The story of KT Rolster in League of Legends, as any fan of the team will tell you is one fraught with heartbreak and the phrase, “Almost doesn’t count.” KT have an infuriating way of coming within a hair’s breadth of the domestic Champions (later LoL Champions Korea) title before falling just short of winning, starting with the KT Rolster Bullets of 2013 summer, all the way to the 2017 Regional Finals’ 0-3 loss to the eventual world champions of Samsung Galaxy. Now their latest iteration has once again failed to win the LCK title and the right to represent South Korea at an international event. KT’s last appearance at an international tournament was the 2015 League of Legends World Championship.
Yet, as a KT fan since the KT Rolster Bullets’ international debut at the 2013 MLG Championship, I can’t bring myself to be particularly sad about this loss. It was expected. KT looked like a third-place team for the majority of this past split behind both the Afreeca Freecs and Kingzone DragonX, and finished the season in third place.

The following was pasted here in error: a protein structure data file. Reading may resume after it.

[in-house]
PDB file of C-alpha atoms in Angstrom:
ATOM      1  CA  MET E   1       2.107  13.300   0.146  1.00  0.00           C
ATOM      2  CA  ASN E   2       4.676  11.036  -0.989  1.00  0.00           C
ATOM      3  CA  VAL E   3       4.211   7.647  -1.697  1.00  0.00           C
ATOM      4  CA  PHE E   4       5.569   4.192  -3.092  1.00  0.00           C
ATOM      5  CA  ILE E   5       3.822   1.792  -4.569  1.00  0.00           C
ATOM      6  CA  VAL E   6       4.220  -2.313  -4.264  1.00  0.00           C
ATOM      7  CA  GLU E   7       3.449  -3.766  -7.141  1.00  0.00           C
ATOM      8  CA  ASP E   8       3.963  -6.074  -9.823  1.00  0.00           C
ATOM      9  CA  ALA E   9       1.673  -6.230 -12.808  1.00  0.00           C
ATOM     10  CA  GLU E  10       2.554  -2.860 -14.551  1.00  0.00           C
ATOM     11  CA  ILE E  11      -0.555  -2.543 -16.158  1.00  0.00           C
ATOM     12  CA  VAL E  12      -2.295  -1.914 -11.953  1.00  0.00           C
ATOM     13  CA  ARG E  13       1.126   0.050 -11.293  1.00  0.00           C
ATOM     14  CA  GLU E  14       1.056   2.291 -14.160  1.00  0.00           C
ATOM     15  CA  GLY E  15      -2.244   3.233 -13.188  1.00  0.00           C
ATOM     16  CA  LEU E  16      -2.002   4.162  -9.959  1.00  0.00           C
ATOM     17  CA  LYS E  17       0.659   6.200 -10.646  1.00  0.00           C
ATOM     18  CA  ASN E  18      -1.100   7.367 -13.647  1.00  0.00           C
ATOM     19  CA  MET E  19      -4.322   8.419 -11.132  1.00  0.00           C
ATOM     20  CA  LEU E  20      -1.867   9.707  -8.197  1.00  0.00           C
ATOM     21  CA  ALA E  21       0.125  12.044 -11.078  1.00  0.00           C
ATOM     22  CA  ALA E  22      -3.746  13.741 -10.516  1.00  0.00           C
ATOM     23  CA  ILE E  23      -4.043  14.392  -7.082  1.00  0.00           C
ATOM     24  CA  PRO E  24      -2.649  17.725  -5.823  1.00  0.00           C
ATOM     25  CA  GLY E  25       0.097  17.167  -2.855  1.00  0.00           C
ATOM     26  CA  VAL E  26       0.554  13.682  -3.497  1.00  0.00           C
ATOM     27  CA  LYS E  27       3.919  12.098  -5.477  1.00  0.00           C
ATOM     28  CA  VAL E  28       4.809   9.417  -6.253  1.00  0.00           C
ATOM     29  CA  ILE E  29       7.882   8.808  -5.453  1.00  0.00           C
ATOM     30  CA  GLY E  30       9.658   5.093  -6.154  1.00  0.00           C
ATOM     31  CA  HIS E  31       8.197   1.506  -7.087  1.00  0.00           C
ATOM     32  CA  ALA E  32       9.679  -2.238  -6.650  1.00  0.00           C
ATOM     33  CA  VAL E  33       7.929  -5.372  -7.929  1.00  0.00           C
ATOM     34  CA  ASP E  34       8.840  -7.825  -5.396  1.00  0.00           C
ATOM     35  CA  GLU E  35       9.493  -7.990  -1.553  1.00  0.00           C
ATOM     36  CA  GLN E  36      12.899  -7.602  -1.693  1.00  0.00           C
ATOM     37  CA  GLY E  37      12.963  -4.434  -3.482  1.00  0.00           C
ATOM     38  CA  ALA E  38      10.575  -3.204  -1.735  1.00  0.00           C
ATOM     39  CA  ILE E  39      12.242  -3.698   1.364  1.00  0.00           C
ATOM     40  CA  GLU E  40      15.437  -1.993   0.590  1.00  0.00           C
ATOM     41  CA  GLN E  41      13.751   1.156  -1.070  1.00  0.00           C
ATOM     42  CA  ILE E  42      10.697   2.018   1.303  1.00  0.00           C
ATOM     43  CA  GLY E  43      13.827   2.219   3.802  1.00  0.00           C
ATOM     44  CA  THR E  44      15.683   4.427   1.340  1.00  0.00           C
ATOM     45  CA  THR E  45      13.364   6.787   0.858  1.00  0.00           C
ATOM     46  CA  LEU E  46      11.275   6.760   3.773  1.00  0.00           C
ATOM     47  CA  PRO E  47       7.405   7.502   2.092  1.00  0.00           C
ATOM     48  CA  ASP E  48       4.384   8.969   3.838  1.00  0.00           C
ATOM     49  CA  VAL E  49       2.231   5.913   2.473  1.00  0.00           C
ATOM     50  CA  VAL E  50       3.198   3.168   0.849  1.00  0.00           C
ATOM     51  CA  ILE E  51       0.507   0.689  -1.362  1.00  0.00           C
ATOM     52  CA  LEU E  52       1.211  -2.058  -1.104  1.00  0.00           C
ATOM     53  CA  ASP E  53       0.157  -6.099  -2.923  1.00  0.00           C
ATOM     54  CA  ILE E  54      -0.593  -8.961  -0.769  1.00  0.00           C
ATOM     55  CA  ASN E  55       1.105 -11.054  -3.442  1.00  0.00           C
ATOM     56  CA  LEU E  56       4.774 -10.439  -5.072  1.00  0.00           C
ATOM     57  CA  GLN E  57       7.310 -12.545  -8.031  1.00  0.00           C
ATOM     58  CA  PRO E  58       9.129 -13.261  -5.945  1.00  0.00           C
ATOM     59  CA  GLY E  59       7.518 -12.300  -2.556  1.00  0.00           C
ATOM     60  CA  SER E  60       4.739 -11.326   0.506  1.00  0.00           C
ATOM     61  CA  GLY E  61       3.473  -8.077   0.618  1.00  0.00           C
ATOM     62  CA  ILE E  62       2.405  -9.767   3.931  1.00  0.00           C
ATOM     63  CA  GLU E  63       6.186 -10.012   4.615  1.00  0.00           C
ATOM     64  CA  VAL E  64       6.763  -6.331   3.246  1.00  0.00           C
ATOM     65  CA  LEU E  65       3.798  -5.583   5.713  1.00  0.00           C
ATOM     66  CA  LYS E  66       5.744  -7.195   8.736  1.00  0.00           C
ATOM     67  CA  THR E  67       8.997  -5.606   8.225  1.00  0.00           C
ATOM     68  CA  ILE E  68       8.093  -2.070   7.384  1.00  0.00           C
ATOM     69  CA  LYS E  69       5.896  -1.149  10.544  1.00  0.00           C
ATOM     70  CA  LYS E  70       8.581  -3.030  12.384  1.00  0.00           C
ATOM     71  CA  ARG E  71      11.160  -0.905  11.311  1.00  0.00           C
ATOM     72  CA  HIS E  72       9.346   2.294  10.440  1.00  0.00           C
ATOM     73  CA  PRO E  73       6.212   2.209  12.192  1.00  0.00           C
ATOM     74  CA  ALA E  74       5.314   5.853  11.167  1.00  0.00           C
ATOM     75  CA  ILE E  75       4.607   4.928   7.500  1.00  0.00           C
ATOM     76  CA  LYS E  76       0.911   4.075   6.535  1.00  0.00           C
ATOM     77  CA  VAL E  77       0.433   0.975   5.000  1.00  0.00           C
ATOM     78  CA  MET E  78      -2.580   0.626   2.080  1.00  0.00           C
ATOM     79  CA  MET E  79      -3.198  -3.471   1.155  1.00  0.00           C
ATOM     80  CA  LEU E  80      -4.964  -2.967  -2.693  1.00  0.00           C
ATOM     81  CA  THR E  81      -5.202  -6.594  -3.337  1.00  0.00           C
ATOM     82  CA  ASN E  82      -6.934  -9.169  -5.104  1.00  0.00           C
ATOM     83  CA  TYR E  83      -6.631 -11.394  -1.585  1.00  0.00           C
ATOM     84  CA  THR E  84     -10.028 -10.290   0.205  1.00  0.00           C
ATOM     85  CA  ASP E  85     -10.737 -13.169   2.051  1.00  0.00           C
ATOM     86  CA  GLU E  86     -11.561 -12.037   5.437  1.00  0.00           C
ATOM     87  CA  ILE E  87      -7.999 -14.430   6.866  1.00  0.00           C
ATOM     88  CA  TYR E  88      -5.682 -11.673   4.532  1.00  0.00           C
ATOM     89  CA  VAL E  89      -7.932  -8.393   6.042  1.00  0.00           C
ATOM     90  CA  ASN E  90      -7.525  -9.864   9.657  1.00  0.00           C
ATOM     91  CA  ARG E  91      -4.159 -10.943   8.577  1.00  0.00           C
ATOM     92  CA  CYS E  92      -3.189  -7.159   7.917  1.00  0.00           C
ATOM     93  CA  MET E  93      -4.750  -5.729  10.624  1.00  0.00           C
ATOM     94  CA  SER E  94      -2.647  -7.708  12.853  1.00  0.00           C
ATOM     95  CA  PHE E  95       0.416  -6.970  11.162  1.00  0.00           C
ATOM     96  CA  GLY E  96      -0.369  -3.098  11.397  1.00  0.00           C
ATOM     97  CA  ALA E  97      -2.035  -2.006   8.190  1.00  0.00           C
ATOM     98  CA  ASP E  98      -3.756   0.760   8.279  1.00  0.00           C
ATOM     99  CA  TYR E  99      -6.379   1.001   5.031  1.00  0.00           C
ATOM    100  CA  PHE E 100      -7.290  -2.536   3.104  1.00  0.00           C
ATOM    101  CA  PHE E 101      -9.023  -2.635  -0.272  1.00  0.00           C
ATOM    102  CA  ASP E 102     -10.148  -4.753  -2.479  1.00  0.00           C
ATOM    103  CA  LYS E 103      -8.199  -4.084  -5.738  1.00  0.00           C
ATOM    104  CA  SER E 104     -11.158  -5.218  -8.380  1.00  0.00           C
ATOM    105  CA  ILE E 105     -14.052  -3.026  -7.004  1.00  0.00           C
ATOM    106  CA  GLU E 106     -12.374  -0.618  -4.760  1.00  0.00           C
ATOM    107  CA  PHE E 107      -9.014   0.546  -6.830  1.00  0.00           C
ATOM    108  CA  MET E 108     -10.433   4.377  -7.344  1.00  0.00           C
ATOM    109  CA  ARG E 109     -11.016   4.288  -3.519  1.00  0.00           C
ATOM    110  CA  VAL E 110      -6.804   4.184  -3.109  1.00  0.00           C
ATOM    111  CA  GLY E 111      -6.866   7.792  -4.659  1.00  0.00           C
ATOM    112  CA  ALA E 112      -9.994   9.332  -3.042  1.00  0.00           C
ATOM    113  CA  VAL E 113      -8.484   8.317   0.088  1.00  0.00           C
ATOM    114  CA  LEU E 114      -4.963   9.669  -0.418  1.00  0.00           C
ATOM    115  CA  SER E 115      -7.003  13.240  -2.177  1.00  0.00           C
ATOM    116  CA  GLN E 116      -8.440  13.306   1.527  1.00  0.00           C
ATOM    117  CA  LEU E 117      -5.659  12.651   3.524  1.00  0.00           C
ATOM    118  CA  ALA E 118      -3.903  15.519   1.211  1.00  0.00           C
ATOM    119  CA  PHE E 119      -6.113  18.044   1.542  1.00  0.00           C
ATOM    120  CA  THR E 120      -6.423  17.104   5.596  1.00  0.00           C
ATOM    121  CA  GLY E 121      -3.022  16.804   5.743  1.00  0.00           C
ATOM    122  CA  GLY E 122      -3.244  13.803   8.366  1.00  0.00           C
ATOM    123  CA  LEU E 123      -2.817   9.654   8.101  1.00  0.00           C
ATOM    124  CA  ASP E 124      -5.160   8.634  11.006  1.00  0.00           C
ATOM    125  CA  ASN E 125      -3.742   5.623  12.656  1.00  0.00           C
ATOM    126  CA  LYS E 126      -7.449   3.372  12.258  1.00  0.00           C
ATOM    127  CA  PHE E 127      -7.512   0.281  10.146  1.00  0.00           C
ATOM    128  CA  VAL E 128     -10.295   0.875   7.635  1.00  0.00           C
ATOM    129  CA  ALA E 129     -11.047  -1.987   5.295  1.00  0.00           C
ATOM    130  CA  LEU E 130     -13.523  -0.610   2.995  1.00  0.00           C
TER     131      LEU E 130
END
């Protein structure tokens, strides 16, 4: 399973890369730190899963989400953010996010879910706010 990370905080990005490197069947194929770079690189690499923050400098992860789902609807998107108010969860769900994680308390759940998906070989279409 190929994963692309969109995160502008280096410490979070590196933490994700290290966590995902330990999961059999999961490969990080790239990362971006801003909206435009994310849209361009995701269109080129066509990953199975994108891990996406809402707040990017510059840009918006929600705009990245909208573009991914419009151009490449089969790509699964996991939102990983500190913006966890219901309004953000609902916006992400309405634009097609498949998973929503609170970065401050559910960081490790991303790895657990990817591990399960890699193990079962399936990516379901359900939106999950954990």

Their victory over SK Telecom T1 was cathartic. Even with the obvious caveat that this is hardly the best version of SKT — it’s the SKT organization’s worst since the eradication of sister teams in the 2014-15 offseason — the playoff victory, and a winning record over SKT in the regular season is still a confidence boost given KT’s prior mental hangups when facing their telecom rivals. Nothing exemplifies this more than support Cho “Mata” Se-hyeong pulling out a roll of toilet paper from his bag after the series and using a generous amount of it to mop his sweaty brow. They finally did it. KT have seemingly tweaked their default 2017 superteam lineup into something more malleable this past spring, with notable growth throughout the split. If KT continue along this path, they could make a serious run at the summer title.